Rebecca Yeldham talks about The Los Angeles Film Festival 2009

Rebecca Yeldham Director of The Los Angeles Film Festival, has built a career championing films and filmmakers as a producer, festival programmer and production and acquisition executive.

Yeldham recently produced THE KITE RUNNER, directed by Marc Forster (nominated for 2008 BAFTA and Golden Globe Awards), LINHA DE PASSE, directed by Walter Salles and Daniela Thomas (winner best actress 2008 Cannes Film Festival), and the upcoming release ANVIL! THE STORY OF ANVIL, directed by first timer Sacha Gervasi (2008 Sundance Film Festival, 2009 SXSW and Spirit Award nominee and Audience Award winner at the 2008 LA, Sydney, and Galway Film Festivals).

Bijan Tehrani: I believe this is your first year as the director of the Los Angeles Film Festival. Please tell us what changes are you bringing to the festival?
Rebecca Yeldham: Firstly, I joined the festival just under two and a half months ago, so I very much joined a moving ship, a very quickly moving ship, and really sought to build upon the structure of the existing festival, and build upon the excellent work that was already being done. I would say that it is really more of an evolution of what has existed before, more than any kind of dramatic shift this year. We’ve expanded the scope of films that are included in the festival; we will be launching the film festival with the world premier of an independent film, a really beautiful dramatic comedy from two new filmmakers with a lovely cast, and that is “Paper Man.” Then we also include two studio films, Michael Mann’s “Public Enemies,” and an English version of Hayao Miyazaki’s “Ponyo,” which is very beautifully and tastefully done with the voice cast of Cate Blanchett, Tina Fey, Matt Damon, Lily Tomlin, and more. One of new events at the Festival, is the expanded artist in residence program. I was interested in taking established artists, and practically those that don’t work primarily in the medium of film but who love movies, and give them an opportunity to participate in actual impact on the festival, pick a film and then create a forum of discussion around that film. Two of those artists this year are Khaled Hosseini, who is the author of “Kite Runner” and “A Thousand Splendid Suns,” who will presenting an Iranian film (“The Stoning of Soraya M.), and a discussion about representation of fundamentalist Islam in cinema. Also, Thom Mayne, the Pritzker Prize-winning architect is coming to have a conversation about the architecture of space in cinema and the influence of it on his work, and we will be having a conversation with the wonderful cinematographer Fred Elmes. We have lots of opportunities for encounters for filmmakers to meet more established artists and for our audiences to get in touch with the industry and the creators of the studio movies and independents. It is a really wide spectrum of work, with a real focus on the audience experience and filmmaker’s experience.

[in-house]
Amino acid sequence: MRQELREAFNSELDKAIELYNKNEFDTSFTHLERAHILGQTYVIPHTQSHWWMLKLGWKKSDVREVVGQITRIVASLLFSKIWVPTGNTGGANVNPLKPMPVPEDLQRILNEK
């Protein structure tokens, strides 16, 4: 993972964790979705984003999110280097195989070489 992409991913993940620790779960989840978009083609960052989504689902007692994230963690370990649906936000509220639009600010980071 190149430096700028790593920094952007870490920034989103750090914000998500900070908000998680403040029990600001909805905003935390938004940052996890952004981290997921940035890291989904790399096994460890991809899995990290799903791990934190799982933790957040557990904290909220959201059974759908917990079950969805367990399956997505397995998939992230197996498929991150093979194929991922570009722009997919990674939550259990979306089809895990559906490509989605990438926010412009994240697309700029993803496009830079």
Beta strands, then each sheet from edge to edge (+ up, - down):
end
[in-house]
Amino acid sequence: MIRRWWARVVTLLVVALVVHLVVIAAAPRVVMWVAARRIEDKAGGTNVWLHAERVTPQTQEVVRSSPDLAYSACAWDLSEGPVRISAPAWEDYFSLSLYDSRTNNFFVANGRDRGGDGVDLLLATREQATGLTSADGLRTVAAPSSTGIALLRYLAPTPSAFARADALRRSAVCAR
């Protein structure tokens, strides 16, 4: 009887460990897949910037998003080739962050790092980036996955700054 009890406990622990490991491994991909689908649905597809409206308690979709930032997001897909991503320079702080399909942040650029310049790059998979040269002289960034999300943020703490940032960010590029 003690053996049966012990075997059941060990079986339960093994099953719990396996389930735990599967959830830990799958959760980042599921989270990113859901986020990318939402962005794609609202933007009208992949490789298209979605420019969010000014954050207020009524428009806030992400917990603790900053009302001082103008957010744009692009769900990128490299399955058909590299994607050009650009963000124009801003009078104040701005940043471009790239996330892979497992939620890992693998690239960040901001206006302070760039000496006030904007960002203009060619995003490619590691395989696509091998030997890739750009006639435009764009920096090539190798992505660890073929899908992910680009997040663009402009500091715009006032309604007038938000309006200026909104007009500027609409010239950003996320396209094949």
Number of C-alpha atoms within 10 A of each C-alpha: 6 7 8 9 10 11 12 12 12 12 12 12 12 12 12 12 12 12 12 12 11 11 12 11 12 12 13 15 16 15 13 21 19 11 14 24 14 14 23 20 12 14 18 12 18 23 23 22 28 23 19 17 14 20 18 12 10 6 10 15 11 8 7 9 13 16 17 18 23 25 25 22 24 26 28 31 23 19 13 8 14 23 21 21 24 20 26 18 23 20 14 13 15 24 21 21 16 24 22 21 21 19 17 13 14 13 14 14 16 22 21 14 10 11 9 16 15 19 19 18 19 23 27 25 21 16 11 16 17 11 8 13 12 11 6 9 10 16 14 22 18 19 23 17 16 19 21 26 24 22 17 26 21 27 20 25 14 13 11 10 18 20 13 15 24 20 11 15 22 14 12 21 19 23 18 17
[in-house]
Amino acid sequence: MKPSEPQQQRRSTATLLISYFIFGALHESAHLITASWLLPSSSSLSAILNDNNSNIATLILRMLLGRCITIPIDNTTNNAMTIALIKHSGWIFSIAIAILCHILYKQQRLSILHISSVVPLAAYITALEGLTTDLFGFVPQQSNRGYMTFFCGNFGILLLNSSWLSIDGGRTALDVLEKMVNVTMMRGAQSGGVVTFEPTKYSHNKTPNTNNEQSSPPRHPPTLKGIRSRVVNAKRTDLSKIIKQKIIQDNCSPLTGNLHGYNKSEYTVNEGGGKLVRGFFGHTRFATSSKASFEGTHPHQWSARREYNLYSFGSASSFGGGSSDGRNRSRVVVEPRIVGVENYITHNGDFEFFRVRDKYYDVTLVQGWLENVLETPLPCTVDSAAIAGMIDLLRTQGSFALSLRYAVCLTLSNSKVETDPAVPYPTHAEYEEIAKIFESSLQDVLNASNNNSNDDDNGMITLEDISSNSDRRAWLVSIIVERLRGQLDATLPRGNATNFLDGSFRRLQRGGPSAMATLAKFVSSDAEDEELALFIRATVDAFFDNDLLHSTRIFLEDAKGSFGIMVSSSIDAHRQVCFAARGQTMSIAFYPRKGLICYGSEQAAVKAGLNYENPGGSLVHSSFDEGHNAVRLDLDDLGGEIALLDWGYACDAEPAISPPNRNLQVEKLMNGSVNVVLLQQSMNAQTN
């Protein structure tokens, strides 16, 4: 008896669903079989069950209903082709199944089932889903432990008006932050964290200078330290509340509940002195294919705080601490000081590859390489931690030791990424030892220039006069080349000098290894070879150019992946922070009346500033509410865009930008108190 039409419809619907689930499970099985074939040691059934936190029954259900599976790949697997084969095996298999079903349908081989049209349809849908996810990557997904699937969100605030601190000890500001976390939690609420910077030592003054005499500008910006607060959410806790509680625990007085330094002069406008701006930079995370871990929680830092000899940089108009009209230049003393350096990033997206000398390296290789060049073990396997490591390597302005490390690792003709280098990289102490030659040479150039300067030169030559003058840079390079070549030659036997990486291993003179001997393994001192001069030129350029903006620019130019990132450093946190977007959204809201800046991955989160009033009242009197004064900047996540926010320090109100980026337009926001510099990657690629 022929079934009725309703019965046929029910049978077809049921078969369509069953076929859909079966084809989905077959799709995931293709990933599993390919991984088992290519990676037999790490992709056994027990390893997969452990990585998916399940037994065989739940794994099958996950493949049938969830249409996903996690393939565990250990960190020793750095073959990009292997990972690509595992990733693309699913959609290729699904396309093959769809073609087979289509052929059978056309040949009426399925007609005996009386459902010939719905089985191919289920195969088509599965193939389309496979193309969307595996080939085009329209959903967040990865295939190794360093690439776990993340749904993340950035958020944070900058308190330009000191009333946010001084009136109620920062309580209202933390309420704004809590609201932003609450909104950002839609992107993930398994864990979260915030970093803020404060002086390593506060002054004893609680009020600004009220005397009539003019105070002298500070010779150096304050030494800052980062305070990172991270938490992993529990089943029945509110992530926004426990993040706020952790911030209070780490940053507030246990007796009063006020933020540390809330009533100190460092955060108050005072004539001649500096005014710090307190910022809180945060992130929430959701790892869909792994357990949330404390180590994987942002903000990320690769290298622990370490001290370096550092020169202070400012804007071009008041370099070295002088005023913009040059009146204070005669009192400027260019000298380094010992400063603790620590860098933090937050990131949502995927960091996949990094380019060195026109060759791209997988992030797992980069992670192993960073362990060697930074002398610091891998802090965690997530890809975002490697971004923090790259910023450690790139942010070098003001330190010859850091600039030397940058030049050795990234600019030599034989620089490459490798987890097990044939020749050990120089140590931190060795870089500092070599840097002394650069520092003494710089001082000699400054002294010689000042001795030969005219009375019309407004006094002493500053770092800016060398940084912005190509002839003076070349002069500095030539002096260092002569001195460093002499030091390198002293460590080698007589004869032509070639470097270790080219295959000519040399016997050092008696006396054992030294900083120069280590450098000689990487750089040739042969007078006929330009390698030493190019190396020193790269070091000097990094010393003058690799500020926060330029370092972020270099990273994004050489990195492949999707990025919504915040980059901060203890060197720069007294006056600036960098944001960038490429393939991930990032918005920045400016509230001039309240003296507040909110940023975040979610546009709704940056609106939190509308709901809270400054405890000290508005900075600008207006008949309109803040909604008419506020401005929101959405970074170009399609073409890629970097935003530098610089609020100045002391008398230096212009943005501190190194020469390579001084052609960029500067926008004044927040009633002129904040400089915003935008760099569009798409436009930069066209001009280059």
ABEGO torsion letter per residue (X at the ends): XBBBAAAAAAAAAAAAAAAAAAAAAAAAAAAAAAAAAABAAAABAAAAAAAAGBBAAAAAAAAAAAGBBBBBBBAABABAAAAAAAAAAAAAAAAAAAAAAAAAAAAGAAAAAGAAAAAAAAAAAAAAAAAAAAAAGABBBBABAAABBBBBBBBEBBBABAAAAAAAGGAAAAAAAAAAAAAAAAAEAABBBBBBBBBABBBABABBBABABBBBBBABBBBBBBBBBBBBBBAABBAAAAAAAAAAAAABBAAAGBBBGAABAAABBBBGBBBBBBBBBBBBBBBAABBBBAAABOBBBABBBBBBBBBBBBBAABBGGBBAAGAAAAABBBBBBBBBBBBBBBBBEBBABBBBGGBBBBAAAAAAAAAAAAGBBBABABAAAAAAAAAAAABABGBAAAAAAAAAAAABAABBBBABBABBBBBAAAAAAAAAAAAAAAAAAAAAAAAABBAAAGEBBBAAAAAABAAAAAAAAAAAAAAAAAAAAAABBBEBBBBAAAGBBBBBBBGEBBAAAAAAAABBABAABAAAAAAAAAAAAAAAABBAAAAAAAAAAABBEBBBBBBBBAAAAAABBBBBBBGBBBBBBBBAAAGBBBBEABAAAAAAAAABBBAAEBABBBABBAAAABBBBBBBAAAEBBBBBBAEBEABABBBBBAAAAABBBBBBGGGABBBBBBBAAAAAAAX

BT: There are thousands of film festivals around the world, but the ones that stand out are the ones that have a character of their own. How would you specify the character of the Los Angeles Film Festival?
RY: I think it is very reflective of the city we are in; it is sprawling and diverse, and there are pockets that specifically appeal to specific kinds of people, and other pockets that appeal to a very different kind of movie fan. Like LA, where you have a cross pollination of cultures and ethnic diversities informing the lifeblood of the city, that is true of our festival too. What is unique about the LA Film Festival is that this is a company town, filmmaking has a very dominant influence on the culture of this city, and that includes the Hollywood industry and the independent industry, and the festival reflects that, both in the spread of films we include in the festival, as well as the artists and persons who participate in our events, panels and conversations. We are really bringing our community in touch with the industry that is based here. If there is a particular international influence, I would say that we have a very strong Latin American presence at the Festival this year, which is really exciting. We will be looking to outreach to Latino communities in LA to participate in some of those events. We have the Ambulante documentary series that was founded by Gael Garcia Bernal and Diego Luna, which is a traveling documentary film festival of Mexican documentary films, which originally started in Mexico to serve underserved communities in Mexico. We have many films in the festival from Brazil, Chile, Peru, and Mexico this year.